Recently, the president of the United States was quoted as saying, “Real power is … fear.” A book to be published in November by Amy Edmondson, The Fearless Organization, argues that fear is not a useful tool in a leader’s toolkit when it comes to managing interpersonal relationships in a workplace.
Best known for her studies of teams and teaming (where different team members come together for one specific project after another), Edmonson’s book builds upon what she has found in that work. Specifically, her concern is the degree to which fear—fear of not being included, fear of appearing ignorant, fear of being ignored, fear of being the "skunk at the garden party,"—destroys teamwork, creativity, and innovation.
Psychological safety is the antidote to fear. One of a leader’s primary tasks is creating that safety. To paraphrase the author, a fearless workplace is one where employees feel that their opinions count. A 2017 Gallup poll found that only three in 10 employees strongly agree with the statement that their opinions count at work. Gallup further estimated that by moving the ratio to six in 10, organizations could realize a 27 percent reduction in turnover, a 40 percent reduction in safety incidents, and a 12 percent increase in productivity.
The author reminds us that, “a recent tidal wave of harassment claims highlights the costs of failing to create a psychologically safe workplace for women.”
Edmondson has the numbers to back up her arguments. She has, for example, conducted many studies showing greater learning, performance, and even lower mortality (in a healthcare setting) as a result of psychological safety (PS). She maintains that PS is not a reflection of personality differences but rather a “feature of the workplace that leaders (at all levels) can and must help create.” Different research has shown that psychological safety fosters employee engagement.
Other studies have provided evidence that fear inhibits learning and cooperation. It fosters an “epidemic of silence.” It is not a motivator, especially in the long run.Psychological safety builds a better organization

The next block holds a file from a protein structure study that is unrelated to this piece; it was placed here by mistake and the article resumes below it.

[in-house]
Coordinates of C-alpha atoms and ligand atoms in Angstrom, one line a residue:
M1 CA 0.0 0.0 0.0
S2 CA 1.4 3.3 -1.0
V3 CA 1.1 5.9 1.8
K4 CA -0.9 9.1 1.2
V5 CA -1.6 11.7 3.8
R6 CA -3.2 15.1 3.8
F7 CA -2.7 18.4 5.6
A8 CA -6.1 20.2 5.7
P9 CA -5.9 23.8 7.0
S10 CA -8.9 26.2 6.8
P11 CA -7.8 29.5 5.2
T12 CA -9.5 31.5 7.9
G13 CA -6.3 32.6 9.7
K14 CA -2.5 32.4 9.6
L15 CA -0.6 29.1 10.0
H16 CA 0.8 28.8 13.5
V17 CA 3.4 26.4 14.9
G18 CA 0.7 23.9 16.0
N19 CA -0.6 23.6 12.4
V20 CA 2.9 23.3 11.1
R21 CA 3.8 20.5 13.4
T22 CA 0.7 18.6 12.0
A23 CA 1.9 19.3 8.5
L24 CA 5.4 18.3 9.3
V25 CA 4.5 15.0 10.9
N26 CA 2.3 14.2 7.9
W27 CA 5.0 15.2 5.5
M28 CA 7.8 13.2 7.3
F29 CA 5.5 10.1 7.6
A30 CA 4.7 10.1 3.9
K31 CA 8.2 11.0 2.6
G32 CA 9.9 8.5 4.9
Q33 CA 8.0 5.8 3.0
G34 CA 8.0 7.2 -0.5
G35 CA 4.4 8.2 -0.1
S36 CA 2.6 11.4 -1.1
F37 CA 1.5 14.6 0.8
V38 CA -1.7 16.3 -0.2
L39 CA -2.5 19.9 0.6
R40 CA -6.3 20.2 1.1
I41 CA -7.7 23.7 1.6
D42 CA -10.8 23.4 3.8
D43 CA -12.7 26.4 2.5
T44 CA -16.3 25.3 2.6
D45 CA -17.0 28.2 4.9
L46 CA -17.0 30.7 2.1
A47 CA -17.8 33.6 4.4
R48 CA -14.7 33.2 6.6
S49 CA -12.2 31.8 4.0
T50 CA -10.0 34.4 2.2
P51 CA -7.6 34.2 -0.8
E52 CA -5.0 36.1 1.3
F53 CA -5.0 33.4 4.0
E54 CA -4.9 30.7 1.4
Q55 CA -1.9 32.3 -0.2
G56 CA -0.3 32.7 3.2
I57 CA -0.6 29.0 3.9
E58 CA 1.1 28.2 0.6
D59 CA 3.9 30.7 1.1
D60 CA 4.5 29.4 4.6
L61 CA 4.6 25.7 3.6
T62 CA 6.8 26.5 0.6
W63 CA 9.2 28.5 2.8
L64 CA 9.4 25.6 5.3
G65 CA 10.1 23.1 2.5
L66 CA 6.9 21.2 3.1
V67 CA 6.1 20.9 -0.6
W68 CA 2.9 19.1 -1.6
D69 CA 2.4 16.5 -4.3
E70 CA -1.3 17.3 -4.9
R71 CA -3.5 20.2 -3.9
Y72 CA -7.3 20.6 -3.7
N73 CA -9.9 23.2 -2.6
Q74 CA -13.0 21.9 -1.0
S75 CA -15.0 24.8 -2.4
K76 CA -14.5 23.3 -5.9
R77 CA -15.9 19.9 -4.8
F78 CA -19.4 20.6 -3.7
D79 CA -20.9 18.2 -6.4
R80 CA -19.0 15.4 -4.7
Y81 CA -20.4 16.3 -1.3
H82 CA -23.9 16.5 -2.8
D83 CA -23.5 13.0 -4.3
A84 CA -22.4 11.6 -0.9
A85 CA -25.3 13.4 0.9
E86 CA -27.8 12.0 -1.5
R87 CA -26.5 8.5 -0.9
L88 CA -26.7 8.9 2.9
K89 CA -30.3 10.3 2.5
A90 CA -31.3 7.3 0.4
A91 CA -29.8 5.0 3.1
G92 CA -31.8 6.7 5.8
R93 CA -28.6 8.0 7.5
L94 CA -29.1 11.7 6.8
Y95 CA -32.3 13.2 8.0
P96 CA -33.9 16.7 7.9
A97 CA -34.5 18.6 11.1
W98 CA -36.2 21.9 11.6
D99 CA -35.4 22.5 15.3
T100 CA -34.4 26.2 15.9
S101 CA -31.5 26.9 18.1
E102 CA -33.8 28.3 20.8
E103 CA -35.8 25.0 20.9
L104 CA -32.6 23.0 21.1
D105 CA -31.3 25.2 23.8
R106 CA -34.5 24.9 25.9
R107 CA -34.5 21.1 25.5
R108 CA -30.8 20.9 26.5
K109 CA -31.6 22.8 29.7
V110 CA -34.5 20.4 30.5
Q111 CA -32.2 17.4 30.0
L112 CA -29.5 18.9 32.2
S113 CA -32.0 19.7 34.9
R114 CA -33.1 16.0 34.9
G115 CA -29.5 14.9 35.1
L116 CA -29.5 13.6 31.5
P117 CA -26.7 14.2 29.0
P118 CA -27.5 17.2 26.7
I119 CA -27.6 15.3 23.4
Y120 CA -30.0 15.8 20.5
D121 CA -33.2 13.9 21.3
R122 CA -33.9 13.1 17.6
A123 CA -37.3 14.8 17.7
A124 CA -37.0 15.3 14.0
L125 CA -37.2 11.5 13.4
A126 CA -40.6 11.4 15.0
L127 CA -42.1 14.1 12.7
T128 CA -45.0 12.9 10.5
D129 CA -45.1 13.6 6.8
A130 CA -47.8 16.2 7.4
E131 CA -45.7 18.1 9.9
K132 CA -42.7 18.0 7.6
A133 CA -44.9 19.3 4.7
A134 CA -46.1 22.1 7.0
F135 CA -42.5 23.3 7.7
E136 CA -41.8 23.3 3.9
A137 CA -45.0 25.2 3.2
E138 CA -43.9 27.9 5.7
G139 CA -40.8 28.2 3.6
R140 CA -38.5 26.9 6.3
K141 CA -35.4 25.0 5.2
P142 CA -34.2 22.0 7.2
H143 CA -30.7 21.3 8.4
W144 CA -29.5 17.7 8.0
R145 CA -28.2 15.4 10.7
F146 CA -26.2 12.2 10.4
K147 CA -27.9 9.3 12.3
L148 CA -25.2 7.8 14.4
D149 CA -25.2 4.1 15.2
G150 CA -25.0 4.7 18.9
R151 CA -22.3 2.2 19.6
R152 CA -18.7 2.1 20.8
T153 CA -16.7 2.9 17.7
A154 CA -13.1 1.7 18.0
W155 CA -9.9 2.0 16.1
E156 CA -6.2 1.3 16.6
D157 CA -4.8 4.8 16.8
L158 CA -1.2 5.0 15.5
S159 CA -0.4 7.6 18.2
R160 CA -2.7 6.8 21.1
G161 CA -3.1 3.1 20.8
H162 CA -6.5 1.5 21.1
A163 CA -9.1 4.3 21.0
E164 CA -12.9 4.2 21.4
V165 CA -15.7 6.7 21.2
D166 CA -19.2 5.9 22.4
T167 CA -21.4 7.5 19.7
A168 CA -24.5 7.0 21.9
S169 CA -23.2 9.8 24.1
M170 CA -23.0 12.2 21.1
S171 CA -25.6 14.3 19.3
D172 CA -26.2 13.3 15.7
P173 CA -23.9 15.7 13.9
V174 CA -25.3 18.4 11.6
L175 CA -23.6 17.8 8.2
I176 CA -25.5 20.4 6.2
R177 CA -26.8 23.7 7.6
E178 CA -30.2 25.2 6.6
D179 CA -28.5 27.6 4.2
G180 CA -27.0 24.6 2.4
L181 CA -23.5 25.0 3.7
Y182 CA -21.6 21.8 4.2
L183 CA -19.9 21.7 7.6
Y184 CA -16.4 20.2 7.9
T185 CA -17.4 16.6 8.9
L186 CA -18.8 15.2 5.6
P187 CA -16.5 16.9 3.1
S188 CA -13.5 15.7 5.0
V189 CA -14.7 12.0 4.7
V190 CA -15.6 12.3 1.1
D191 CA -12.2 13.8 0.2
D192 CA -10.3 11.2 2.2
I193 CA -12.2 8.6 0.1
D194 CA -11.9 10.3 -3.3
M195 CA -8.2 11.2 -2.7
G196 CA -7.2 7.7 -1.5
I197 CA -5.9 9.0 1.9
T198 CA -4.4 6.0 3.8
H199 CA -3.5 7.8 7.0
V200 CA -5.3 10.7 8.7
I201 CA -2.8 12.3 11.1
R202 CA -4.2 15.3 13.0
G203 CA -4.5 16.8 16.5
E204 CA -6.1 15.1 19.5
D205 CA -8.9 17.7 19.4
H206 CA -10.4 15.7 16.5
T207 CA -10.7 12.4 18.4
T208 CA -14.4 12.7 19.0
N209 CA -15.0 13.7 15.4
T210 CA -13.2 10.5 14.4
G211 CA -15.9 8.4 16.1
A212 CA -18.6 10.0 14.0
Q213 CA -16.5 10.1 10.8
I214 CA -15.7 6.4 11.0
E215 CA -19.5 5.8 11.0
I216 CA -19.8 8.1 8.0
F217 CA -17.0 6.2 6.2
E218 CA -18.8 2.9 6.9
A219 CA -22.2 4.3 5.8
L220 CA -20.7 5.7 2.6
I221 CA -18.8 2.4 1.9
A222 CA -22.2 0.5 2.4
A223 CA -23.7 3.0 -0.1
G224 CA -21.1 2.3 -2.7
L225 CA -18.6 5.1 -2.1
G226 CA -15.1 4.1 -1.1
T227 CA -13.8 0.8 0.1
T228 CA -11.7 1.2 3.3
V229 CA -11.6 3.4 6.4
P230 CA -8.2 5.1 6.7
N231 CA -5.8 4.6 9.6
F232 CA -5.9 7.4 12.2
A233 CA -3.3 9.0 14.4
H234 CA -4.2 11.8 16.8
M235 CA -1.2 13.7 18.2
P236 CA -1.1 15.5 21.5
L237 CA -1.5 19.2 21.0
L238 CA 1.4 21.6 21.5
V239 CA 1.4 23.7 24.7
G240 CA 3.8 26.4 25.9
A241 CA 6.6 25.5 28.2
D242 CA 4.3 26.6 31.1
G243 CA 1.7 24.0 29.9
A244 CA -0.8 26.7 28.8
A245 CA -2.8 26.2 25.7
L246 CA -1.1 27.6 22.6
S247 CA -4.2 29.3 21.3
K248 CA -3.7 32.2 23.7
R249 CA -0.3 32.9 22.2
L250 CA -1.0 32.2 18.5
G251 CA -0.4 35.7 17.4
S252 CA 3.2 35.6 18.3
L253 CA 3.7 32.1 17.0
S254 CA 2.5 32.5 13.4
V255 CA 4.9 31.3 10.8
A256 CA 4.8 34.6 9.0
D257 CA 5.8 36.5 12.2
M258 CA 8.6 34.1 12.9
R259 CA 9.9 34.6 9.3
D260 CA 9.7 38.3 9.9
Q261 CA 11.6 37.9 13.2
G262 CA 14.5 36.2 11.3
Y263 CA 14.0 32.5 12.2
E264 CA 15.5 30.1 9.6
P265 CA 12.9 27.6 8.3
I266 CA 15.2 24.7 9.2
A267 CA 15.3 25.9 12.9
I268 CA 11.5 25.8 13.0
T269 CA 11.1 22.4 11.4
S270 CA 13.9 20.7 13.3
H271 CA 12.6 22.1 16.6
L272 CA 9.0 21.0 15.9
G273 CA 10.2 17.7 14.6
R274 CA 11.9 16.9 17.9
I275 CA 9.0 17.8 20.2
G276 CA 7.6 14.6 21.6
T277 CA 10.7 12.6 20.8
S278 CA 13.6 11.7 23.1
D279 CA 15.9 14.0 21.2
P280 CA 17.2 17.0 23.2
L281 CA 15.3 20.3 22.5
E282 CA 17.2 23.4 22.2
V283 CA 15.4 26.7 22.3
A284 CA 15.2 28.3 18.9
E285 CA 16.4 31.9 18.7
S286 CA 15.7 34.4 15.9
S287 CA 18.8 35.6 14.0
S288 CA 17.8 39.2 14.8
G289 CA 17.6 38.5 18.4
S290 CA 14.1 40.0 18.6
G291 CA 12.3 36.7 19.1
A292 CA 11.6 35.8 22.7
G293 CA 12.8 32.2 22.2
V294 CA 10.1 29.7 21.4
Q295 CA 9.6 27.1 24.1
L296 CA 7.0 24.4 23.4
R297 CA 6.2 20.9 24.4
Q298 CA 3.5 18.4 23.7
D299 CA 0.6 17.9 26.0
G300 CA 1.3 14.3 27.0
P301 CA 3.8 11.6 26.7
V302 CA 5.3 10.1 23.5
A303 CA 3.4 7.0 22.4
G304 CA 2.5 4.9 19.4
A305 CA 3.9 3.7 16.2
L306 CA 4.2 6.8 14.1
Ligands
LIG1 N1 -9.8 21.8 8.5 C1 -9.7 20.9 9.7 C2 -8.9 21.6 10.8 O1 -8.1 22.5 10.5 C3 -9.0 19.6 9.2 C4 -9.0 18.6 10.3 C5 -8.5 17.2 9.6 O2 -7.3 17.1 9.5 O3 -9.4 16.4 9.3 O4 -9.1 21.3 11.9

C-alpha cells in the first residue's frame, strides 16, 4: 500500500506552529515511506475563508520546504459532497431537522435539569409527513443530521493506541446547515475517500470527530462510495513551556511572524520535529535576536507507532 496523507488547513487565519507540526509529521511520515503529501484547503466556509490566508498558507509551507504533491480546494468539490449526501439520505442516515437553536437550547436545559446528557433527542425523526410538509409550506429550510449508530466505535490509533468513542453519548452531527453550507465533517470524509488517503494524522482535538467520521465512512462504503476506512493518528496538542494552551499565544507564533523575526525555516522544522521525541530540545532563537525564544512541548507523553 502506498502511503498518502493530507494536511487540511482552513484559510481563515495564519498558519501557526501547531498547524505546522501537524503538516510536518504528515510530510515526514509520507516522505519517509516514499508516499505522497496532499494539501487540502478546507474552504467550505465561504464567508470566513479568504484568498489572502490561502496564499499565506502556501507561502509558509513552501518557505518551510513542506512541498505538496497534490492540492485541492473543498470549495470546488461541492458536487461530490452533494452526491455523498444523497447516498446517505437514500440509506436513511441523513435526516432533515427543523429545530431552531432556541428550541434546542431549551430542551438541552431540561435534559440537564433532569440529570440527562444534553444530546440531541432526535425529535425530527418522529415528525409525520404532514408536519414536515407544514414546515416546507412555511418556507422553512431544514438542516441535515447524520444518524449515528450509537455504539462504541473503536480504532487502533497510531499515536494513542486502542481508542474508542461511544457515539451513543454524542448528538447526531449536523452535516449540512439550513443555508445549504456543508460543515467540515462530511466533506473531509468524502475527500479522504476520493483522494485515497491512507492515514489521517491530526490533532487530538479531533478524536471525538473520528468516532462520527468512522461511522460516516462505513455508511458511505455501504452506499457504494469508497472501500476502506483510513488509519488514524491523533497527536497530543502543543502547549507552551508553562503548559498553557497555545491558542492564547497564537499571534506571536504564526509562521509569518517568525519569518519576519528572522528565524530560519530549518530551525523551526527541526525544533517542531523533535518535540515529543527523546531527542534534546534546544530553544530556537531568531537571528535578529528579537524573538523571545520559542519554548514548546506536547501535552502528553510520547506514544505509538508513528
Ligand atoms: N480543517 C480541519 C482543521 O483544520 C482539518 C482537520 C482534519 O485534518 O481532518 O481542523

According to Edmondson, psychological safety is not about being nice or lowering performance standards. She labels an organization with high PS and high standards as being in the “Learning & High Performance Zone” while one with high PS and low standards is in the much less desirable “Comfort Zone.” PS by itself is not enough. It has to be combined with high standards as well as “sharing, sharpening, and continually emphasizing a worthy purpose.”
So how does one go about building PS? Edmondson suggests, among other things, reframing failure primarily as an opportunity to learn, emphasizing why “voice” (elimination of fear to contribute) is important, and reminding people of “why what they do matters.” Additional effective approaches include inviting others to participate by being a “don’t knower” who practices “humble listening,” purposeful probing to find out what others are seeing, sincerely expressing appreciation for contributions by others, destigmatizing failure, and, when necessary, sanctioning actions by members of the organization that increase rather than reduce fear.
Accept the notion that fear doesn’t belong in the workplace. This leaves us with the question of whether fear is a useful lever in such areas as negotiation, competition, or personal performance (as in fear of failure). If so, is it hard to compartmentalize the use of fear in these realms? Does the practice tend to spill over into the management of interpersonal relations? What is the function of fear in leadership? What do you think?
[This article was provided with permission from Harvard Business School Working Knowledge.]